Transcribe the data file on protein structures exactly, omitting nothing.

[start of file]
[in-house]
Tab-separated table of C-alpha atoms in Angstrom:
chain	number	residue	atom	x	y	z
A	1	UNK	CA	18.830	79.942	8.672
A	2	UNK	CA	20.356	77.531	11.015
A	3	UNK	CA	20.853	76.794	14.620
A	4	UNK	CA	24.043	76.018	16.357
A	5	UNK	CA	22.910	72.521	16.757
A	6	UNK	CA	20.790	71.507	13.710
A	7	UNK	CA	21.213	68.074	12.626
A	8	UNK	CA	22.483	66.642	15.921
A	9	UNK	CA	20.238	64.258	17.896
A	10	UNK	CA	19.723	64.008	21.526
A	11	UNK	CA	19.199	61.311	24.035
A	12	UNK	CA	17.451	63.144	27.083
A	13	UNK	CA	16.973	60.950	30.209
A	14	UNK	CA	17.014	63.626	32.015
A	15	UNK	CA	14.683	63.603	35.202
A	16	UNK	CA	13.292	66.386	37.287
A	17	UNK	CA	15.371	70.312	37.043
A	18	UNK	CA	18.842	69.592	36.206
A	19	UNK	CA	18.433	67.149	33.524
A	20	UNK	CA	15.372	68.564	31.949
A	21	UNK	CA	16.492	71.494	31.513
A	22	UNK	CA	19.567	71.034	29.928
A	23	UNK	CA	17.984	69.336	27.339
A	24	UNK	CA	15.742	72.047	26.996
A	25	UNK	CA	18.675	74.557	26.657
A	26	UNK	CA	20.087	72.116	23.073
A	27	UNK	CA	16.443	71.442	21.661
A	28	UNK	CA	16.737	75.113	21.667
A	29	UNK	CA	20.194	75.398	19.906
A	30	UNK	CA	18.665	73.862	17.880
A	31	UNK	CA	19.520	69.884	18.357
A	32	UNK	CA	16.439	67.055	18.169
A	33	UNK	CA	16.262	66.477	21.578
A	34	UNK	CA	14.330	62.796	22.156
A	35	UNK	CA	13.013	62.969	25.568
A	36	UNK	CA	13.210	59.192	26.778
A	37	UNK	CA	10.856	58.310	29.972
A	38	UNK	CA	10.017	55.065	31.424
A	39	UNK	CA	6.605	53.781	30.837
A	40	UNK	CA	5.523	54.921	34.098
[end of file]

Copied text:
[in-house]
Tab-separated table of C-alpha atoms in Angstrom:
chain	number	residue	atom	x	y	z
A	1	UNK	CA	18.830	79.942	8.672
A	2	UNK	CA	20.356	77.531	11.015
A	3	UNK	CA	20.853	76.794	14.620
A	4	UNK	CA	24.043	76.018	16.357
A	5	UNK	CA	22.910	72.521	16.757
A	6	UNK	CA	20.790	71.507	13.710
A	7	UNK	CA	21.213	68.074	12.626
A	8	UNK	CA	22.483	66.642	15.921
A	9	UNK	CA	20.238	64.258	17.896
A	10	UNK	CA	19.723	64.008	21.526
A	11	UNK	CA	19.199	61.311	24.035
A	12	UNK	CA	17.451	63.144	27.083
A	13	UNK	CA	16.973	60.950	30.209
A	14	UNK	CA	17.014	63.626	32.015
A	15	UNK	CA	14.683	63.603	35.202
A	16	UNK	CA	13.292	66.386	37.287
A	17	UNK	CA	15.371	70.312	37.043
A	18	UNK	CA	18.842	69.592	36.206
A	19	UNK	CA	18.433	67.149	33.524
A	20	UNK	CA	15.372	68.564	31.949
A	21	UNK	CA	16.492	71.494	31.513
A	22	UNK	CA	19.567	71.034	29.928
A	23	UNK	CA	17.984	69.336	27.339
A	24	UNK	CA	15.742	72.047	26.996
A	25	UNK	CA	18.675	74.557	26.657
A	26	UNK	CA	20.087	72.116	23.073
A	27	UNK	CA	16.443	71.442	21.661
A	28	UNK	CA	16.737	75.113	21.667
A	29	UNK	CA	20.194	75.398	19.906
A	30	UNK	CA	18.665	73.862	17.880
A	31	UNK	CA	19.520	69.884	18.357
A	32	UNK	CA	16.439	67.055	18.169
A	33	UNK	CA	16.262	66.477	21.578
A	34	UNK	CA	14.330	62.796	22.156
A	35	UNK	CA	13.013	62.969	25.568
A	36	UNK	CA	13.210	59.192	26.778
A	37	UNK	CA	10.856	58.310	29.972
A	38	UNK	CA	10.017	55.065	31.424
A	39	UNK	CA	6.605	53.781	30.837
A	40	UNK	CA	5.523	54.921	34.098